Actia interrupta (Curran)
Nilea erecta (Coquillett)
Hemisturmia parva (Bigot)
The adults are similar to a housefly but are covered with stiff hairs (A, center). The larvae have the appearance of small maggots and feed inside caterpillars and other hosts. Females lay their eggs on the back of several species of caterpillars, such as the obliquebanded leafroller [Choristoneura rosaceana. and (A, right)], stink bugs and on the cocoons of the forest tent caterpillar (Malacosoma disstria). The pupa of A. interrupta often can be found on the leaf next to the dead obliquebanded leafroller larva (A, left).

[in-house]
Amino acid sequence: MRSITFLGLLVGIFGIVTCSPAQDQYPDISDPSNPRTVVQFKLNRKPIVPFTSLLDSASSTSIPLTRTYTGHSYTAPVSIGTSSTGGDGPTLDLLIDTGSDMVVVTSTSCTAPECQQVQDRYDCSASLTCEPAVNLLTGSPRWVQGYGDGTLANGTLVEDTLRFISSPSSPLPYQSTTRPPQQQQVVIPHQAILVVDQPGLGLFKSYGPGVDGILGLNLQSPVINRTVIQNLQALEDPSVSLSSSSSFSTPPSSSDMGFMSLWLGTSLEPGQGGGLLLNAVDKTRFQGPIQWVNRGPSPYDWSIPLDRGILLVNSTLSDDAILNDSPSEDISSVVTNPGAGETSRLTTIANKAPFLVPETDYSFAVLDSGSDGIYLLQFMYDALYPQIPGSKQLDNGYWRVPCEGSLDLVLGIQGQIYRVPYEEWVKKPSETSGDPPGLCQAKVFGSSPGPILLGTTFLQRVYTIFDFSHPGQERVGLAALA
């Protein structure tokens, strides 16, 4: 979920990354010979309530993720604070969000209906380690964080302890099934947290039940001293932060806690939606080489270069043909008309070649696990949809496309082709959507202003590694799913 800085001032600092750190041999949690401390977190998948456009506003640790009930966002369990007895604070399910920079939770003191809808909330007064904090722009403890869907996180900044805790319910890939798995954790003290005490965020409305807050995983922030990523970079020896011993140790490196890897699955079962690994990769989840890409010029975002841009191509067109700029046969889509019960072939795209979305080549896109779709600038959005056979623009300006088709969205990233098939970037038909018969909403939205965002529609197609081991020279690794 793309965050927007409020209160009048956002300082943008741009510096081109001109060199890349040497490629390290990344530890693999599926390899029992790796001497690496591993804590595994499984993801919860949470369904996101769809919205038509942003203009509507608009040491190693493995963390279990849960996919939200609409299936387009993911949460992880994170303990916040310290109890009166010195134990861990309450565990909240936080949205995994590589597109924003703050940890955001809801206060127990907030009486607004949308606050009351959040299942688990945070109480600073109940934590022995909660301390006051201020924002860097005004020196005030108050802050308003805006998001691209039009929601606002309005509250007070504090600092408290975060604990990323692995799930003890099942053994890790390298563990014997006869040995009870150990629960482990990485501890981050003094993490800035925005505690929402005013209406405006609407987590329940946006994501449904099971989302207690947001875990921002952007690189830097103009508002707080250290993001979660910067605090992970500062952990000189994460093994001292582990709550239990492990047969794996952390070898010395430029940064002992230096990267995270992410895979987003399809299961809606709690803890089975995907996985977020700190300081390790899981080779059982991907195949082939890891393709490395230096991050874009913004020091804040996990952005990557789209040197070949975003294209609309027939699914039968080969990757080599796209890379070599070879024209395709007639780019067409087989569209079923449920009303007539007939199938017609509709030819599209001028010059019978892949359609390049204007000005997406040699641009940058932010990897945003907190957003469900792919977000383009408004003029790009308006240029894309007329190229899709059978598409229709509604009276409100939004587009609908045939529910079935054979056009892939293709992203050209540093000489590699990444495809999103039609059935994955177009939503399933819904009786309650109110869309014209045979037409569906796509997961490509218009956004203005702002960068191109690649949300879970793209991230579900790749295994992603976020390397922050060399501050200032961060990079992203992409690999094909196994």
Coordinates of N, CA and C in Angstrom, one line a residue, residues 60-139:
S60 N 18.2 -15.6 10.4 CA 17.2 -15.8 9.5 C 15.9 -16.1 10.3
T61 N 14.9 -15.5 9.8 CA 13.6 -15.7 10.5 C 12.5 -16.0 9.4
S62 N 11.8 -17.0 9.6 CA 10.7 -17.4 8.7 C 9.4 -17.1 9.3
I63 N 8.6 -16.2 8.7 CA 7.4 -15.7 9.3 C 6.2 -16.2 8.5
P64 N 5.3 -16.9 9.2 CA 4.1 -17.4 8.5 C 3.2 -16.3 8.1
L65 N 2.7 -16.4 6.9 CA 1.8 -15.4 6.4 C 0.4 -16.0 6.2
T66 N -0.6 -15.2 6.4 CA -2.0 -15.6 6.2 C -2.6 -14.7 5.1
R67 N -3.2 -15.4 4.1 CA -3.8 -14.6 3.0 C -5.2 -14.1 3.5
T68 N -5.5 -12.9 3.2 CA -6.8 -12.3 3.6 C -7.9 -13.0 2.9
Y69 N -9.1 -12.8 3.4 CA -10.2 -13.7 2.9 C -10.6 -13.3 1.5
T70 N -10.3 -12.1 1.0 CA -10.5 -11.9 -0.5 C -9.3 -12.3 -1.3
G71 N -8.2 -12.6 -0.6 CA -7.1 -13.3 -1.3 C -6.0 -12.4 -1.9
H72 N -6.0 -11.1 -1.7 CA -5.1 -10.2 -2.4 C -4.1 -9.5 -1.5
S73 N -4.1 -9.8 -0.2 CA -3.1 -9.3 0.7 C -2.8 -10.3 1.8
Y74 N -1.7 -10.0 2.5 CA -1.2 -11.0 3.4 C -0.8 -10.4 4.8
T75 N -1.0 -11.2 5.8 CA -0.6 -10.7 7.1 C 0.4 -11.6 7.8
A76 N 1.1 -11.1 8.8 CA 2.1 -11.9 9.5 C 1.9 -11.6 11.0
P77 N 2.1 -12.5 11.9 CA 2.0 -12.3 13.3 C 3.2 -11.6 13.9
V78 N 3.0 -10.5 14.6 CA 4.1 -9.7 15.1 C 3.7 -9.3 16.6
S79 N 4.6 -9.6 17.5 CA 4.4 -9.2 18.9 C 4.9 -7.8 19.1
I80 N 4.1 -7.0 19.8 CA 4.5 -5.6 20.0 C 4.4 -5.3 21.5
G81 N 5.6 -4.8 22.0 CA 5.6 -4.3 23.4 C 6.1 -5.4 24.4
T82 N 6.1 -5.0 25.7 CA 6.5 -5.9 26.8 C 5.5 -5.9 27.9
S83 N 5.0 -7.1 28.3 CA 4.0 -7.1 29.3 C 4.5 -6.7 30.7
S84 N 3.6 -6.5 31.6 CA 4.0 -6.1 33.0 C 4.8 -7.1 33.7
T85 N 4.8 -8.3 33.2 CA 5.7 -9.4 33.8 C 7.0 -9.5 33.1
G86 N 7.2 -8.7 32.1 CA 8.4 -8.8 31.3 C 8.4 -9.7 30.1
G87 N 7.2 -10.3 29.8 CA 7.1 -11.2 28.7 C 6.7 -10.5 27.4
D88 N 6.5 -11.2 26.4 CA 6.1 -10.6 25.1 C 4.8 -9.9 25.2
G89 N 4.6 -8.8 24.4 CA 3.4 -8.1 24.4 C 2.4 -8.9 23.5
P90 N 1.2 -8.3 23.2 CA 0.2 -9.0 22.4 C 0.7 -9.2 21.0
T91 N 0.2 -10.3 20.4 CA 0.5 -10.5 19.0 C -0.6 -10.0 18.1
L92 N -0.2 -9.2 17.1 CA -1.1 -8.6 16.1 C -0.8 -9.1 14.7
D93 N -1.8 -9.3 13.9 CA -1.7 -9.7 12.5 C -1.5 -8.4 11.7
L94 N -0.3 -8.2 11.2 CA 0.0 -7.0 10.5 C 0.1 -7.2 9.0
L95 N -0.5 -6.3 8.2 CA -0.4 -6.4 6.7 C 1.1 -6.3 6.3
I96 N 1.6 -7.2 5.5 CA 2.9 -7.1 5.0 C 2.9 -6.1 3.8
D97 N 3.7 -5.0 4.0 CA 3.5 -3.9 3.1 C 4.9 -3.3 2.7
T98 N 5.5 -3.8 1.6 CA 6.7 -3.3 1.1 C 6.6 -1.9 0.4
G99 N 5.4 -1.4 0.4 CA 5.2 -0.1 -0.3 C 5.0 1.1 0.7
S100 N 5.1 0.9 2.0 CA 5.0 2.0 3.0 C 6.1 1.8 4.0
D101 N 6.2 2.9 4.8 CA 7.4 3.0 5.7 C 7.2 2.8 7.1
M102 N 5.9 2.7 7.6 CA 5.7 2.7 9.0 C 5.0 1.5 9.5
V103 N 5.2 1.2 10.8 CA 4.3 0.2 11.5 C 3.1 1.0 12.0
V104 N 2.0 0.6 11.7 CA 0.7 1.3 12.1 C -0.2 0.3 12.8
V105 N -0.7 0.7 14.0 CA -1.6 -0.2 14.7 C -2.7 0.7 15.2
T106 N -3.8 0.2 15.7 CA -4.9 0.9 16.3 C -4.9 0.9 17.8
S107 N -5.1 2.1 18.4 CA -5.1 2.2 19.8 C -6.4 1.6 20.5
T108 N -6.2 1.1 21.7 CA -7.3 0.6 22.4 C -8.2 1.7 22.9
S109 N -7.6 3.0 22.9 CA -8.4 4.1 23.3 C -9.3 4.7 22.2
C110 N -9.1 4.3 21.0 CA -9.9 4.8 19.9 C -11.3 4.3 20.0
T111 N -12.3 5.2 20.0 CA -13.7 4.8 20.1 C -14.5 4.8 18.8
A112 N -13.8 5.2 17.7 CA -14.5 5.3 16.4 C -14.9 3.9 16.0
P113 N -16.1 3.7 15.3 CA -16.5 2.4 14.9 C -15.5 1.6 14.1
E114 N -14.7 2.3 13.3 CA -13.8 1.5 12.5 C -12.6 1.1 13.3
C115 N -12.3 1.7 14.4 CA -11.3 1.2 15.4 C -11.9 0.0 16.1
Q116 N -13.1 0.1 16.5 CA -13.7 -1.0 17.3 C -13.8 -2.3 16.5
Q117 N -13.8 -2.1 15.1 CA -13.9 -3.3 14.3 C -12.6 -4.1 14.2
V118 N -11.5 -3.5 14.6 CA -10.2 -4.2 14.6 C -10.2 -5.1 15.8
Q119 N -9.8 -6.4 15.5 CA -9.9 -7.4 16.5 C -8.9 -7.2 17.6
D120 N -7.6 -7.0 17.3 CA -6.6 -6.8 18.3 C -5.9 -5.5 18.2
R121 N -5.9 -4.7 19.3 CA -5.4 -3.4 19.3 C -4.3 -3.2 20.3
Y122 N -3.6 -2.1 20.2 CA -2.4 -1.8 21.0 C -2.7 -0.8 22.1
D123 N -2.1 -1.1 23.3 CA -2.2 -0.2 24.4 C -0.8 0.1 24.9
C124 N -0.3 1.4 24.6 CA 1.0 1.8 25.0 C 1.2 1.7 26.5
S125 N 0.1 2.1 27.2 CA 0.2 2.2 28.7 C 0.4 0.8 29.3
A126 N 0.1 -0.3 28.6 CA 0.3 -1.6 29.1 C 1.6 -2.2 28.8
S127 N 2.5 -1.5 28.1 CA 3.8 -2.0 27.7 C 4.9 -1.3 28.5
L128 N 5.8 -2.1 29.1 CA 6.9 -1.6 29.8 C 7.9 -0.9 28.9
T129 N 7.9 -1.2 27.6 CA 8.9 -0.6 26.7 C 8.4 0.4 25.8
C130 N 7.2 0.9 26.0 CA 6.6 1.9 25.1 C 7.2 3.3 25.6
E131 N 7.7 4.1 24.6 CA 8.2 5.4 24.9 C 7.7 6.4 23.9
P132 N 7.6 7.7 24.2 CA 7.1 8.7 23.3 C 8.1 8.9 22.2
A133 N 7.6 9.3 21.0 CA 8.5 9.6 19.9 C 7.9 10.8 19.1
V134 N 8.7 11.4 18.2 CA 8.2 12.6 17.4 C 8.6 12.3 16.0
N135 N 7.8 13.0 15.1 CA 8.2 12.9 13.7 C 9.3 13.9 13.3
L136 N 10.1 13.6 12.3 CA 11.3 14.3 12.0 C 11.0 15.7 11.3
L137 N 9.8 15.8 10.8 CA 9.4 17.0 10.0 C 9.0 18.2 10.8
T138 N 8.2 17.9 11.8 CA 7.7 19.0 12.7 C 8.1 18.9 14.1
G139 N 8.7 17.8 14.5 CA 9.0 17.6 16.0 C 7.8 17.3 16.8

Several species commonly occur in many orchard plantings, and can significantly reduce caterpillar populations if not disrupted by pesticide sprays. Their abundance varies from year to year, at least partly in response to weather conditions.
The MSU IPM Program maintains this site as an access point to pest management information at MSU. The IPM Program is administered within the Department of Entomology, fueled by research from the AgBioResearch, delivered to citizens through MSU Extension, and proud to be a part of Project GREEEN.